This is a second article triggered by a quote shared to me on Facebook. The first article, Law and Liberty, directly addressed the quote. This one will focus on why Robert’s Rules of Order (RRO) persist, and why they may not be the best procedural rules for all groups.
RRO were developed by Brigadier General Henry Robert in order to facilitate parliamentary meetings in social groups. These procedures were based on the procedure in the U.S. Congress but were meant for non-legislating bodies.
On their face they are meant to formalize procedure to facilitate better meetings. Further, Robert intended them to standardize the different procedures used by groups throughout the nation.
But nowhere is the effectiveness of RRO actually demonstrated. There are no studies in sociology showing that groups better achieve their goals by adopting RRO as opposed to any other procedural rules.
Why do they persist?
RRO persist for a number of reasons. First, they are not altogether “bad”. They somewhat ensure that decisions get made and that member’s outlooks and concerns are heard. But they seem to do this in a cumbersome way, where it takes an expert to know the ins-and-outs of the particulars of the procedures and those without this knowledge are prone to lose their voice.
But there’s also other factors, like the prominence of Henry Robert himself. He was a ranked General and a member of many civilian societies. He was the first to the scene with a manageable system that could be implemented in nearly any organization. Thus even today the RRO persists due to the influence of a privileged man injecting them into many groups and through his efforts to try to normalize procedures for all organizations.
Many groups do not use RRO. Businesses and more informal social groups don’t adopt them in favor of procedures, whether formal or informal, are more prone to promote quick resolutions and profitable results.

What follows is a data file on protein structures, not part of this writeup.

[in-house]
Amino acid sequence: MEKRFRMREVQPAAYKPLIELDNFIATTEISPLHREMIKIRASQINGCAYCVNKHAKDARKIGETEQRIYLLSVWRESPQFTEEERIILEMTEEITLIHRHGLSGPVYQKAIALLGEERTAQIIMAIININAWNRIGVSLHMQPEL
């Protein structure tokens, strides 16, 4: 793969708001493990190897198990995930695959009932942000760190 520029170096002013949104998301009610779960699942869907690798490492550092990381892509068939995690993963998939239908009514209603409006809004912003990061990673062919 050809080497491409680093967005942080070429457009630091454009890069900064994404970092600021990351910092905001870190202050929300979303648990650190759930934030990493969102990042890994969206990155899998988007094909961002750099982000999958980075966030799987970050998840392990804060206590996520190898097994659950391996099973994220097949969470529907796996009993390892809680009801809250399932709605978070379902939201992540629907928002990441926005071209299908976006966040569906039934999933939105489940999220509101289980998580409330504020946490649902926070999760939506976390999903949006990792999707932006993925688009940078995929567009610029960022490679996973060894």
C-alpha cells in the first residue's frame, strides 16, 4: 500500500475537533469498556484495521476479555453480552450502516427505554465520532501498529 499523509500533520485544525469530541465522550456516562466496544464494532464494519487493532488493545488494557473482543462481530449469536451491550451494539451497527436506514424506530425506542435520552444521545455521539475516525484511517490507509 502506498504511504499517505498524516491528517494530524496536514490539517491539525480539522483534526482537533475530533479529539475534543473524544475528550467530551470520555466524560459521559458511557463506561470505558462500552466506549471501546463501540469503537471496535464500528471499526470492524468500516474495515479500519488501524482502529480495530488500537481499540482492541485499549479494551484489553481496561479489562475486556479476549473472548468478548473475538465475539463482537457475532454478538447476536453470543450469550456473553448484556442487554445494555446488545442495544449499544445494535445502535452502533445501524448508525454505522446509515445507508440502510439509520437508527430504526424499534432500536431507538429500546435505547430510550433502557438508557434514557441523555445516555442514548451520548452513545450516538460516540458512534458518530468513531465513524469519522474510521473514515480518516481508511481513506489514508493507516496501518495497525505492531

There are also many other formal procedures that can be found on the internet. But these are not as widely adopted among organizations, for whatever reason.
RRO have always struck me as unruly and top heavy. As stated above, they seem to favor the individuals who are well versed in the rules, regardless of the merits of their proposals or assertions. They also seem to favor the “leaders” in the group, for as long as they are hesitant to acknowledge dissent, they can use the rules to move the meeting onto new topics with a heavy fist.
In this light I’d propose a route of further study to those in sociology and the study of institutions. Take any number of procedural rules, and maybe even a control group that has no formal rules, and give them to disparate groups. Give each group the task of achieving certain goals, measurable and controllable, and see which procedure-set best achieves.
In this way a real set of procedures could claim to be “efficient” (as RRO proponents claim, but do not prove).
To Each Group, It’s Own Rules
But even if a set of procedures is found to be most efficient in reaching certain goals, this by no means proves that they are “best” for reaching any subjective goals any group may have. Each person and each group should be free to choose the rules to which they are subjecting themselves. Only in this way will competing groups be able to evolve new procedures to adequately handle the problems in running group meetings.
Lastly, Robert’s concerns about standard rules for all groups is misguided. Each group has a particular characteristic of members, goals, competitors and environment. While standardizing their rules may make someone like Robert happy (because he was in multiple groups and wanted one procedure for all of them) – it ultimately will hurt the development of rationally chosen procedures that best promote the interests of the groups they serve.